Book Review: “Rogue Male” by Geoffrey Household (1939)

[Book #4 of Club Biblio-deca – 2015]

“The Almighty looks after the rogue male.” (114)

Of all the novels I’ve read this year, Rogue Male shined as the most grippingly unique story and now ranks pretty high on my list of favorite novels. Until I picked up the book, I had never before heard of Geoffrey Household, a man who apparently wrote several novels in the same unique style. In fact, just reading this one novel makes me want to write a similar one myself. But that’s a long way off.

The plot of Rogue Male follows a well-known Englishman as he goes hunting for sport, but happens to test a theory of whether or not he could assassinate a leading political figure from the woods behind his mansion (the figure is never named, but is most likely Adolph Hitler). He never gets past placing the man in the sites of his weapon, for he is immediately knocked unconscious by the man’s guards and beaten to a bloody pulp before being tossed off a cliff and left for dead. This story only exists, because the man doesn’t die but instead drags himself away from his captors and spends to the rest of the book running, hiding and simply trying to survive, all the while keeping a journal of his time on the lam.

Through certain parts of the book, the protagonist goes through interesting transitions from civilized man to animalistic beast. I cannot argue against the intended philosophy of a man turned into an animal (his natural, unevolved self or whatever), because Household never makes such a philosophy clear. He might be a crazy animist or evolutionist, but he never states as much. What he does make clear, however, in the very fact that his character writes about these animalistic experiences, is that this guy never loses his sense of humanity. While he does write of being a mammal with natural, subhuman instincts, these facts in no real way stand against the man’s having been created in the image of God.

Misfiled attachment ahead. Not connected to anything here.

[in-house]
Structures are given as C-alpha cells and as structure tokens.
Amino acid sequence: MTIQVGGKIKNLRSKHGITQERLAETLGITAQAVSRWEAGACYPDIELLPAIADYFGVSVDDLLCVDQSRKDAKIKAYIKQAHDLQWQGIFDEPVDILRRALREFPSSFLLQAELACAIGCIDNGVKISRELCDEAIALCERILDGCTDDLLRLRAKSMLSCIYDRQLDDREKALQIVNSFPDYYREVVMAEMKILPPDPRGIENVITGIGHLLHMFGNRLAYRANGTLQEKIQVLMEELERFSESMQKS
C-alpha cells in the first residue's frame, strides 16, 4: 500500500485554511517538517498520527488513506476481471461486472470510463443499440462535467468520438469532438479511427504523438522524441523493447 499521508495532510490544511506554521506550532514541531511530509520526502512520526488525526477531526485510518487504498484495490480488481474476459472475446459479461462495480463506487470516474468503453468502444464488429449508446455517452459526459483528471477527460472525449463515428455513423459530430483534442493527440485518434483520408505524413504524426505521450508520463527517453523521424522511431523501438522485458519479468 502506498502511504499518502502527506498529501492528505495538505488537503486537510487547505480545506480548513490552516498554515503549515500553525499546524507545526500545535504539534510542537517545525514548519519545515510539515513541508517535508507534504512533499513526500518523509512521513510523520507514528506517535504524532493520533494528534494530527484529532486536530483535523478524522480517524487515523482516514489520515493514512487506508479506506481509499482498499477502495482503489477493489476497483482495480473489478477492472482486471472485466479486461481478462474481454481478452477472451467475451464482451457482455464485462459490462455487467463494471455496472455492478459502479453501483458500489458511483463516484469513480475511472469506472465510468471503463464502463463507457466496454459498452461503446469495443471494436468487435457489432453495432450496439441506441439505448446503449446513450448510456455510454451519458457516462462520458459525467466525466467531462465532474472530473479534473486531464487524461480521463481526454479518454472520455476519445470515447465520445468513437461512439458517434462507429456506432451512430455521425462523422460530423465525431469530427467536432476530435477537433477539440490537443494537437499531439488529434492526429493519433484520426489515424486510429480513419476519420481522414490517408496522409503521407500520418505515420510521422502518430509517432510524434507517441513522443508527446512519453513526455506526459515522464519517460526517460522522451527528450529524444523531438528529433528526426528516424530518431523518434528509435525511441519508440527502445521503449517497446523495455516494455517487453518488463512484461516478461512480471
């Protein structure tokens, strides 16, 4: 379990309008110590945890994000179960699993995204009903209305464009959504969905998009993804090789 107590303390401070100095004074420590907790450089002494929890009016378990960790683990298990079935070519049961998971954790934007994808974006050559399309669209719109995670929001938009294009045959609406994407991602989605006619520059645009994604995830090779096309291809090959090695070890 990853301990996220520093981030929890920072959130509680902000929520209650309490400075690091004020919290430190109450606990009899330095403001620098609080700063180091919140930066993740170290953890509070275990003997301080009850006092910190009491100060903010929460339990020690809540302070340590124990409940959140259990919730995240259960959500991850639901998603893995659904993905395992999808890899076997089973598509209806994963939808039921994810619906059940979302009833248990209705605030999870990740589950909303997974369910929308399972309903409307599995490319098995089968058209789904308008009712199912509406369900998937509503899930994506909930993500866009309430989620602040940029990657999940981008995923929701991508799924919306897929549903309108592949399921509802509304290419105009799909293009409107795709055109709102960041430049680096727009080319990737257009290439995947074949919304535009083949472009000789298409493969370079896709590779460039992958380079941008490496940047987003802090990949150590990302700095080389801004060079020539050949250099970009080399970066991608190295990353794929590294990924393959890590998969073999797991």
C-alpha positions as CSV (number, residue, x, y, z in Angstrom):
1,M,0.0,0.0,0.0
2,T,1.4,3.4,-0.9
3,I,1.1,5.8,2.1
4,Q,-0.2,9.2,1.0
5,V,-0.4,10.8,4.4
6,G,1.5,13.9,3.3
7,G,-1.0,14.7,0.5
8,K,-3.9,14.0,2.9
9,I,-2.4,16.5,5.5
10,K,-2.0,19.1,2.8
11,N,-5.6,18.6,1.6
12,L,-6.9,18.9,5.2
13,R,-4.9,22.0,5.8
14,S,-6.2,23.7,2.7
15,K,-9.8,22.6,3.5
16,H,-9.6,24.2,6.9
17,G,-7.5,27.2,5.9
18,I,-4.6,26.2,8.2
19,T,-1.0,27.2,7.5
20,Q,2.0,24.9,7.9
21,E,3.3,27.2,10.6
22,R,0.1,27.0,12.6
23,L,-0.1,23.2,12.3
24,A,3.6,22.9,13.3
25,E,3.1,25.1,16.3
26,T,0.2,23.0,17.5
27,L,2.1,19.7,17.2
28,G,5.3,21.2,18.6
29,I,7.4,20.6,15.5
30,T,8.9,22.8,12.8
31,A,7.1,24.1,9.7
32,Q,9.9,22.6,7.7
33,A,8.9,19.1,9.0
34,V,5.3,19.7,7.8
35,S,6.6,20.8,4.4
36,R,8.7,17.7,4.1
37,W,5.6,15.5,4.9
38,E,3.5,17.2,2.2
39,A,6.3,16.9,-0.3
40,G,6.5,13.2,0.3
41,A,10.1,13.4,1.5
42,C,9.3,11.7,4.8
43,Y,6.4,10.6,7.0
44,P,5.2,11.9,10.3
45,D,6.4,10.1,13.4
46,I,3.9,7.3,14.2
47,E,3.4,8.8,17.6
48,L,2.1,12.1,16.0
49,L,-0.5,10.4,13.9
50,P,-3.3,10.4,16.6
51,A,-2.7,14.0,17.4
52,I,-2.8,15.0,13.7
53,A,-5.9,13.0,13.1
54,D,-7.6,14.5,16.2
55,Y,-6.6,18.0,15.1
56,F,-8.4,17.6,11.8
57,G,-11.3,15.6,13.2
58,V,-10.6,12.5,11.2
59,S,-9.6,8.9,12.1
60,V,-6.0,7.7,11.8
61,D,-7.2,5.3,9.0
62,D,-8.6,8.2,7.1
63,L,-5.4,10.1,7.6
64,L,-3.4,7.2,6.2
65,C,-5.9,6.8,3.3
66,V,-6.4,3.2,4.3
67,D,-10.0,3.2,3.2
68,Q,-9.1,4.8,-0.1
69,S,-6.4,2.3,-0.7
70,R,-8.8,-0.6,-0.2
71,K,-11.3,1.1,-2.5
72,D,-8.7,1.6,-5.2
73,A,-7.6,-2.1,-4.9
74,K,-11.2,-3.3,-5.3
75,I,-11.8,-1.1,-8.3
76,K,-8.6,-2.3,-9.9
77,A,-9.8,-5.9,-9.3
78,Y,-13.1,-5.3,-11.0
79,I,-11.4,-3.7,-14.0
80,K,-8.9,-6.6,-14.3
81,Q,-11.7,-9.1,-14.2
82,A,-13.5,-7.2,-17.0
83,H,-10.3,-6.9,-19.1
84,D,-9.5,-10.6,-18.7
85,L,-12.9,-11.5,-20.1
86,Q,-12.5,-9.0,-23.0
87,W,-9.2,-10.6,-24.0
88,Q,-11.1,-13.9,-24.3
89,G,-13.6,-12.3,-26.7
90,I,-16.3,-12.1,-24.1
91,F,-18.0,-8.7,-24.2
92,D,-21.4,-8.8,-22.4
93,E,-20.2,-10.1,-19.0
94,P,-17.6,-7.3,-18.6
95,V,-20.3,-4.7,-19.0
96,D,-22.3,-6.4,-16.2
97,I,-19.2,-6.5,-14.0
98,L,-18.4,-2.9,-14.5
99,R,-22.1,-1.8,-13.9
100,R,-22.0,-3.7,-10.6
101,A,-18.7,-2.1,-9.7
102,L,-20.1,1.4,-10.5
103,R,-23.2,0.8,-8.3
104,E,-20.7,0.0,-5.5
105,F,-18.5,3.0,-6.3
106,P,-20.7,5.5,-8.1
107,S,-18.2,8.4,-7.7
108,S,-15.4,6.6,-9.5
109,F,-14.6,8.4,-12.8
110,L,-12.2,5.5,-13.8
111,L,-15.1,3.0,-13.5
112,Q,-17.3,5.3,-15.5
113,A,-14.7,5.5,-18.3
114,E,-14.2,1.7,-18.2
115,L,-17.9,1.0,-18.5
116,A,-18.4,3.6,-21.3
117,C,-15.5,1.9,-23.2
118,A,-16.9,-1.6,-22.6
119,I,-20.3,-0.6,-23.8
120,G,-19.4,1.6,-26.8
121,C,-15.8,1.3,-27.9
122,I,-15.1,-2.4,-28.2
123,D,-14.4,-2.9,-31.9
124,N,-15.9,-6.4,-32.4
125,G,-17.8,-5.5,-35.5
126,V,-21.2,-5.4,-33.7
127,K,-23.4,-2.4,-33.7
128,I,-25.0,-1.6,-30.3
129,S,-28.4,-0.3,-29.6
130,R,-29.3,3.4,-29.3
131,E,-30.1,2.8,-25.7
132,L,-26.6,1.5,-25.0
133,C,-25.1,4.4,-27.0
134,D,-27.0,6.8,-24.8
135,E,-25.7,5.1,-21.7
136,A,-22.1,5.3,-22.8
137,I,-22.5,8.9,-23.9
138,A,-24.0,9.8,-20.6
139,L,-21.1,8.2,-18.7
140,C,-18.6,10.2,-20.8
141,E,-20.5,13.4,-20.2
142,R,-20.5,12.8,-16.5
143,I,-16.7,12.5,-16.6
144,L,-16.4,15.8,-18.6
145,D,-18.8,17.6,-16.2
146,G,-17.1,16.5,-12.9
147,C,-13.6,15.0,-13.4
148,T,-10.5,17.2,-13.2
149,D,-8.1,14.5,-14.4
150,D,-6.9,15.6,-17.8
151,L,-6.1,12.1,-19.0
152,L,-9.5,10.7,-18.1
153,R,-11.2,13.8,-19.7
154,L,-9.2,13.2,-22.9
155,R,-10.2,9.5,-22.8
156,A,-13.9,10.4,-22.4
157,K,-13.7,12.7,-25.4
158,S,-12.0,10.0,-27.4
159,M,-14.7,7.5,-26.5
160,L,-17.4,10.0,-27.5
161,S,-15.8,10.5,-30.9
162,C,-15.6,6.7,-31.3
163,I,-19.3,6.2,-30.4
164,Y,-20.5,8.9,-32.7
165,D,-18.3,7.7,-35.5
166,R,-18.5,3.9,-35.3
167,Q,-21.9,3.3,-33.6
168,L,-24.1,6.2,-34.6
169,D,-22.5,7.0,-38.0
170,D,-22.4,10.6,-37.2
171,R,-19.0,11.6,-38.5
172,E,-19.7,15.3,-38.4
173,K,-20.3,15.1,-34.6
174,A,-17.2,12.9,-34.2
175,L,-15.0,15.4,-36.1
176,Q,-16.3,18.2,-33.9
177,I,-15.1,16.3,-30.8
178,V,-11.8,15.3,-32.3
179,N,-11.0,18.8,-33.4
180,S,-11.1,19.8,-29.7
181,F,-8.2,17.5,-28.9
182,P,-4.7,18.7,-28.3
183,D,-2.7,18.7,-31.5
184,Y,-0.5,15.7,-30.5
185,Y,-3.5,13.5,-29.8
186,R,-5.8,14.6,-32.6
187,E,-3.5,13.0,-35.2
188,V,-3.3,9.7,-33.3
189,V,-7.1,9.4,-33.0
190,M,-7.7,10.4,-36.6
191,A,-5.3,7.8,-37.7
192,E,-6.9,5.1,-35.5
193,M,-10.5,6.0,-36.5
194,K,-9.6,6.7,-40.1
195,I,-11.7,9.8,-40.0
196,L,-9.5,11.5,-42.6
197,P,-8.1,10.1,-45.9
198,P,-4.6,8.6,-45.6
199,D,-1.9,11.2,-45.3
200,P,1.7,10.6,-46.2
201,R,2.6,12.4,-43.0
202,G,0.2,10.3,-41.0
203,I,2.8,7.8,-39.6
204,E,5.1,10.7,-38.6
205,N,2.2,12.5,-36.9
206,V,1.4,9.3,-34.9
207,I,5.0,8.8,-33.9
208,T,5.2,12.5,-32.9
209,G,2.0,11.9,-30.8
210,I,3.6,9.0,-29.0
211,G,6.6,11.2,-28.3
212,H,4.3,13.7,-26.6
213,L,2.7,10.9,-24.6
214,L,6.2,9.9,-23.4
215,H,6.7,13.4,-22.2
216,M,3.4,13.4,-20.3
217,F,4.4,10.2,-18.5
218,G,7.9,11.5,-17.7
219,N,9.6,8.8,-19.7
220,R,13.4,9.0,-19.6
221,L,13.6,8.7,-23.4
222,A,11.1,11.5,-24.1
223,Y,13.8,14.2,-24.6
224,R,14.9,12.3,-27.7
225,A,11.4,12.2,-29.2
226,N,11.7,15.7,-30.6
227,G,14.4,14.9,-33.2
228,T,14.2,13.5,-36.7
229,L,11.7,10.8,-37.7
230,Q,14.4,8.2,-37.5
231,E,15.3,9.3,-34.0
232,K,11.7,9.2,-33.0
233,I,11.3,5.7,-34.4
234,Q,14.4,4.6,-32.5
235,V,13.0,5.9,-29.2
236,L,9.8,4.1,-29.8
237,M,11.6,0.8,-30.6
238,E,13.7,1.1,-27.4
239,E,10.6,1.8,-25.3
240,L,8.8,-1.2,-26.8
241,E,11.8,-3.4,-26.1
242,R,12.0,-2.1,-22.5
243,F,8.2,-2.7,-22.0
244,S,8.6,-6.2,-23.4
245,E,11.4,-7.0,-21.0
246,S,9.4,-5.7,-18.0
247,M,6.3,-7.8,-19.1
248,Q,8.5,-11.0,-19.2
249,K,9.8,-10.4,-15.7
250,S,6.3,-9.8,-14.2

Household’s writing via his panic-stricken and exhausted character is oftentimes beautiful, as if the man truly were journaling inside his earthen burrow. At times such as those, alone and desperate, his mind experienced sporadic moments of clarity where he dug the depths of the human soul or of the natural world and found rough yet glistening gems. Before sharing a few of these gems, I’ll quote the man’s stated purpose for writing at all: “This confession—shall I call it?—is written to keep myself from brooding, to get down what happened in the order in which it happened. I am not content with myself. With this pencil and exercise-book I hope to find some clarity. I create a second self, a man of the past by whom the man of the present may be measured.” (22)

And now, a few of the gems simply in the order they came…

  • If I had looked forward I should have known despair, but for a hunted, resting mammal it is no more possible to experience despair than hope. (20)
  • The essence of safety is that a hunted man should feel lonely; then his whole being throws out tendrils, as it were, towards the outer world. He becomes swift to imagine, sensitive as an animal to danger. (89)
  • Darkness is safety only on condition that all one’s enemies are human. (103)
  • Living as a beast, I had become as a beast, unable to question emotional stress, unable to distinguish danger in general from a particular source of danger. I could startle a dog fox, move as quietly and sleep as lightly, but the price I paid was to be deprived of ordinary human cunning. (132)
  • I am ruled by my emotions, though I murder them at birth. (149)
  • One does not, I think, kill oneself without a definite desire to do so. It is hardly ever an act to which a man must key himself up; it is a temptation which he must struggle against. (155)
  • The wretched fellow feared death as he would a ghost. I admit that death is a horrid visitor, but surely distinguished? Even a man going to the gallows feels that he should receive the guest with some attempt at dignity. (169)

I highly recommend this book as a diversion from all the other run-of-the-mill adventure fiction out there. I can’t tell you if Rogue Male is considered a classic on anyone else’s list, but I’m definitely putting it on mine.

©2015 E.T.

Current book list for Club Biblio-deca – 2015:
1. Breakfast of Champions by Kurt Vonnegut
2. The Lord of the Rings: The Fellowship of the Ring by J.R.R. Tolkien
3. Casino Royale by Ian Fleming
4. Rogue Male by Geoffrey Household
Sharpe’s Tiger by Bernard Cornwell
Rat King by James Clavelle
Brave New World by Aldous Huxley
War by Sebastian Junger
The Bridge at Toko-Ri by James Michener
The Mosquito Coast by Paul Theroux

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2 Responses to Book Review: “Rogue Male” by Geoffrey Household (1939)

  1. Pingback: Book Review: “A Rough Shoot” by Geoffrey Household (1951) | Elliot's Blog

  2. Pingback: Book Review: “Fellow Passenger” by Geoffrey Household (1955) | Elliot's Blog

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